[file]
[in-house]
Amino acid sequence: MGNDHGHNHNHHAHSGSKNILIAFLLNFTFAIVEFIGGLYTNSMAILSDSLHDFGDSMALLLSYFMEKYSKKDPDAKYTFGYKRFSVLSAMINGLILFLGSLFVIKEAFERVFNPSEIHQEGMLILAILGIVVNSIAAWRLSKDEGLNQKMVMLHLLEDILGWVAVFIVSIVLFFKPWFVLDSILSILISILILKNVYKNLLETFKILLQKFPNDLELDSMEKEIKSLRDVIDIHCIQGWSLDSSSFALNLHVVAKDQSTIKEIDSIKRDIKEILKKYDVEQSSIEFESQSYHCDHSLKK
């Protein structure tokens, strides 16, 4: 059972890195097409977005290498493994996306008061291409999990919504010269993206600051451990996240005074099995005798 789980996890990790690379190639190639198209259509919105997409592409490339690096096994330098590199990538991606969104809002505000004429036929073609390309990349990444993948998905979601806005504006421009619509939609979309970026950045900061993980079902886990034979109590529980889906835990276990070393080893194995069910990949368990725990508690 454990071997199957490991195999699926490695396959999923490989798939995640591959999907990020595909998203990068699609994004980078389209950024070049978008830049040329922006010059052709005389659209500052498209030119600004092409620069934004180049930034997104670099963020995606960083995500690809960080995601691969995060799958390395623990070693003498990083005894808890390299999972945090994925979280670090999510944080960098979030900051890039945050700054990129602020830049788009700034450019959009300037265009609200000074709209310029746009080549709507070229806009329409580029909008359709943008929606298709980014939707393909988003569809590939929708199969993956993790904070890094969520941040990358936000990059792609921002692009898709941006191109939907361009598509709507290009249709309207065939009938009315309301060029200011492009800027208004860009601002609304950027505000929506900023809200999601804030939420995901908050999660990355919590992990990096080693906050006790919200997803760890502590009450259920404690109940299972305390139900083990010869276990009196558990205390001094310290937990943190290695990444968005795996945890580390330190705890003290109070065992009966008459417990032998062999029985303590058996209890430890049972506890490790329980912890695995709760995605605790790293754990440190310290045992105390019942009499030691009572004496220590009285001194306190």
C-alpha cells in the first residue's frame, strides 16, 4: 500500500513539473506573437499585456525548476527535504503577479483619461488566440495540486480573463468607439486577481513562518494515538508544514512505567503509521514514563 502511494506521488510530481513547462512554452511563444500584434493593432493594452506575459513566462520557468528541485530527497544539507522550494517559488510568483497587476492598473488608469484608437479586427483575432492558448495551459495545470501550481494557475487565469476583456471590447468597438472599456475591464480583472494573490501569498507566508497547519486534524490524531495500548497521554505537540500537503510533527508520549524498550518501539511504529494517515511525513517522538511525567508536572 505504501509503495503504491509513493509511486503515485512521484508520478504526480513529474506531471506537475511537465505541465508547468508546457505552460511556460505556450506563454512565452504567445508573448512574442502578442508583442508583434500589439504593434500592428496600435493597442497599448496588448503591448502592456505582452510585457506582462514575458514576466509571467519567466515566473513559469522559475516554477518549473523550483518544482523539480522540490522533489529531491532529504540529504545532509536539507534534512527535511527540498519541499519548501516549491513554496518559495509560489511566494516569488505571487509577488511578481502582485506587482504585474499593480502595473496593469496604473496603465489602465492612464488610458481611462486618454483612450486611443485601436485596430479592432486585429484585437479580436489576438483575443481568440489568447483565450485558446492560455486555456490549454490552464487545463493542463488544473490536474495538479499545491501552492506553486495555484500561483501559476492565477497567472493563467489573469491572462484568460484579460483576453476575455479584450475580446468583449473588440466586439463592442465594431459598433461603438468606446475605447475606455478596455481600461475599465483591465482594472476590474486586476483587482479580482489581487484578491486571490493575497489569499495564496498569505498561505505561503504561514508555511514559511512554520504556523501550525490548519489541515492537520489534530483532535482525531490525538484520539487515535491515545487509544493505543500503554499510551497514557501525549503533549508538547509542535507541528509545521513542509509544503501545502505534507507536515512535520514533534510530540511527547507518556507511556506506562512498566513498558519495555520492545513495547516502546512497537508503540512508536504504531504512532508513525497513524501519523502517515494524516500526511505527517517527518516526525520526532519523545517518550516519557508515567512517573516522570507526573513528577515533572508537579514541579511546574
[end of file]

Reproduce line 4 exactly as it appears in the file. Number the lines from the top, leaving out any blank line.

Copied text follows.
C-alpha cells in the first residue's frame, strides 16, 4: 500500500513539473506573437499585456525548476527535504503577479483619461488566440495540486480573463468607439486577481513562518494515538508544514512505567503509521514514563 502511494506521488510530481513547462512554452511563444500584434493593432493594452506575459513566462520557468528541485530527497544539507522550494517559488510568483497587476492598473488608469484608437479586427483575432492558448495551459495545470501550481494557475487565469476583456471590447468597438472599456475591464480583472494573490501569498507566508497547519486534524490524531495500548497521554505537540500537503510533527508520549524498550518501539511504529494517515511525513517522538511525567508536572 505504501509503495503504491509513493509511486503515485512521484508520478504526480513529474506531471506537475511537465505541465508547468508546457505552460511556460505556450506563454512565452504567445508573448512574442502578442508583442508583434500589439504593434500592428496600435493597442497599448496588448503591448502592456505582452510585457506582462514575458514576466509571467519567466515566473513559469522559475516554477518549473523550483518544482523539480522540490522533489529531491532529504540529504545532509536539507534534512527535511527540498519541499519548501516549491513554496518559495509560489511566494516569488505571487509577488511578481502582485506587482504585474499593480502595473496593469496604473496603465489602465492612464488610458481611462486618454483612450486611443485601436485596430479592432486585429484585437479580436489576438483575443481568440489568447483565450485558446492560455486555456490549454490552464487545463493542463488544473490536474495538479499545491501552492506553486495555484500561483501559476492565477497567472493563467489573469491572462484568460484579460483576453476575455479584450475580446468583449473588440466586439463592442465594431459598433461603438468606446475605447475606455478596455481600461475599465483591465482594472476590474486586476483587482479580482489581487484578491486571490493575497489569499495564496498569505498561505505561503504561514508555511514559511512554520504556523501550525490548519489541515492537520489534530483532535482525531490525538484520539487515535491515545487509544493505543500503554499510551497514557501525549503533549508538547509542535507541528509545521513542509509544503501545502505534507507536515512535520514533534510530540511527547507518556507511556506506562512498566513498558519495555520492545513495547516502546512497537508503540512508536504504531504512532508513525497513524501519523502517515494524516500526511505527517517527518516526525520526532519523545517518550516519557508515567512517573516522570507526573513528577515533572508537579514541579511546574